A biomarker based on the expression levels of seven tumor-specific genes was able to accurately assess the risk for breast cancer recurrence beyond the first 5 years of treatment. This knowledge can help clinicians identify which patients would benefit from prolonged estrogen inhibition.

The breast cancer index (BCI) assay combines two biomarkers for recurrence risk assessment: the molecular grade index, which measures expression levels of five genes related to tumor proliferation, and the H/I ratio, which compares expression levels of two other genes. All three tests were developed by researchers from Massachusetts General Hospital (MGH) in Boston, Massachusetts, in collaboration with bioTheranostics, Inc.,  San Diego, California.

A team led by Professor Dennis C. Sgroi, MD, of the MGH Cancer Center and the MGH Department of Pathology, compared the prognostic ability of the BCI assay, the 21-gene recurrence score (Oncotype DX® breast cancer assay), and an immunohistochemical prognostic model (IHC4) for both early and late recurrence in patients with estrogen receptor (ER)-positive, node-negative  breast cancer. All participants had taken part in the Arimidex, Tamoxifen, Alone or in Combination (ATAC) trial. Standard treatment for early-stage, ER-positive breast cancer includes 5 years of treatment with either tamoxifen or an aromatase inhibitor, such as Arimidex (anastrozole).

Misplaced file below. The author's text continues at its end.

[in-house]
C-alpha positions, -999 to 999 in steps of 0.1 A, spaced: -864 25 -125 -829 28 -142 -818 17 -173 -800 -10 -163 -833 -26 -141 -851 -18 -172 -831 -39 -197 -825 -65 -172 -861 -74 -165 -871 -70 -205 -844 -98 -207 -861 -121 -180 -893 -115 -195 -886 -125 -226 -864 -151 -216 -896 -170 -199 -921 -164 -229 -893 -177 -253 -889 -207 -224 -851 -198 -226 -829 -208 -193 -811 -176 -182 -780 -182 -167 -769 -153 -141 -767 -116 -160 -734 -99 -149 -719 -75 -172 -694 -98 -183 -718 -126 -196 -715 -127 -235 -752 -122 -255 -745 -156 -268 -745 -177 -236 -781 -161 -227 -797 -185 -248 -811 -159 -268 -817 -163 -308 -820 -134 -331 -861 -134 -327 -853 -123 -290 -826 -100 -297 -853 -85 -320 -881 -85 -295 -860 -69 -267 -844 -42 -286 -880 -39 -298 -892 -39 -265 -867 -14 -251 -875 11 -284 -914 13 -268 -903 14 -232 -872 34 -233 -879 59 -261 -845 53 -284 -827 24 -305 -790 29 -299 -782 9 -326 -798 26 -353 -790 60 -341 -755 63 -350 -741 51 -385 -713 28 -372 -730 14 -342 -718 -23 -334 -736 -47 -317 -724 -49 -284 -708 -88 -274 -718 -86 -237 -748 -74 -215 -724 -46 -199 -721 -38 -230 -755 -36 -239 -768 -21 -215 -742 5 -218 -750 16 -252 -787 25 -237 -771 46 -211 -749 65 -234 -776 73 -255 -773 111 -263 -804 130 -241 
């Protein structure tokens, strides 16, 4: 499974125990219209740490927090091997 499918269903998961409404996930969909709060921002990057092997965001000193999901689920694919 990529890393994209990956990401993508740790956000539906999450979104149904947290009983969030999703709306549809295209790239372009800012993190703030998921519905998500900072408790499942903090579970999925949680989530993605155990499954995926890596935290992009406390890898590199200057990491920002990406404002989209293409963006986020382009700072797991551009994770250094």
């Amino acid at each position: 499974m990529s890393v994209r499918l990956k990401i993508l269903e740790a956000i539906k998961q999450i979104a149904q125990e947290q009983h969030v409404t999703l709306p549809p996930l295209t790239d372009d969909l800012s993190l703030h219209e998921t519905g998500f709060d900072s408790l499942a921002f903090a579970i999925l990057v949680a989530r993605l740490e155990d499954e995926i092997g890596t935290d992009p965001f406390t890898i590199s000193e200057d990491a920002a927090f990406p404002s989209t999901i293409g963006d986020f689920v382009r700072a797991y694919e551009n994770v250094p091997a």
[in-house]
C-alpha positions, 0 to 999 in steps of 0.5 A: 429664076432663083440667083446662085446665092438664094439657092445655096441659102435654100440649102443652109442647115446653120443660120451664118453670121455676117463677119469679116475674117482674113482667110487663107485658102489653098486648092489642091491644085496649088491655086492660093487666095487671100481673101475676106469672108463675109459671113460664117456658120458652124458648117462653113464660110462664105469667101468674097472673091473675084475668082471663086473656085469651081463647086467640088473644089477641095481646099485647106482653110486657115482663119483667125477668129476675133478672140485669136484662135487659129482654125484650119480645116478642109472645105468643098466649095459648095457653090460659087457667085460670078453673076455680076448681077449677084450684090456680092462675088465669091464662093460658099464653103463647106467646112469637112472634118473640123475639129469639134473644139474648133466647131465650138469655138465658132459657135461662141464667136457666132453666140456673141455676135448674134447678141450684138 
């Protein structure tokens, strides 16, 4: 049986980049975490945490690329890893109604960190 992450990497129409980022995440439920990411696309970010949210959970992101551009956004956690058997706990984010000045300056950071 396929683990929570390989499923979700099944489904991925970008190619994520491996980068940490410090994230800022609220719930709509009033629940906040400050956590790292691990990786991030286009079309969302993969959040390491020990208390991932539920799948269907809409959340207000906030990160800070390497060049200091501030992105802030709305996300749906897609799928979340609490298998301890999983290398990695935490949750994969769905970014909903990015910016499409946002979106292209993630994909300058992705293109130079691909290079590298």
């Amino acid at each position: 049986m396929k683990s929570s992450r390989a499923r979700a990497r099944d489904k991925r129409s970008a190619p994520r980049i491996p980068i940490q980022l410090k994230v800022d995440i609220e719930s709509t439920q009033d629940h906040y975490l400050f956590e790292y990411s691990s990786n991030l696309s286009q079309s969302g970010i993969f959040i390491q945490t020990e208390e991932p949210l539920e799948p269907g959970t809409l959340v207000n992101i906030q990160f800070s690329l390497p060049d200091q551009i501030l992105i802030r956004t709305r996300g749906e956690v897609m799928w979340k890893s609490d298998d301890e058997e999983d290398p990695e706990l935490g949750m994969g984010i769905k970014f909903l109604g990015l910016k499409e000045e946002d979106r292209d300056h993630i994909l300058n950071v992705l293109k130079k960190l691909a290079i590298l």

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Suitable tissue for BCI analysis was available from 665 patients. Sgroi and colleagues reported in The Lancet Oncology (2013;14[11]:1067-1076) that all three assays demonstrated significant prognostic ability for early distant recurrence (recurrence in the first 5 years). However, only the BCI had significant prognostic ability for late distant recurrence (recurrence 5 to 10 years later). As noted in an MGH statement, the BCI could clearly distinguish the 60% of patients with very low risk from the 40% who continued to be at significant long-term risk.

“We know that more than half of instances of recurrence in ER-positive breast cancer occur after 5 years of therapy with tamoxifen or anastrozole, so these findings are highly relevant to clinical management,” explained Sgroi in the MGH statement. “Since the BCI identifies two distinct risk groups, it may provide a much-needed tool in determining those patients who need extended hormonal therapy and those who may be spared its well-known adverse side effects.”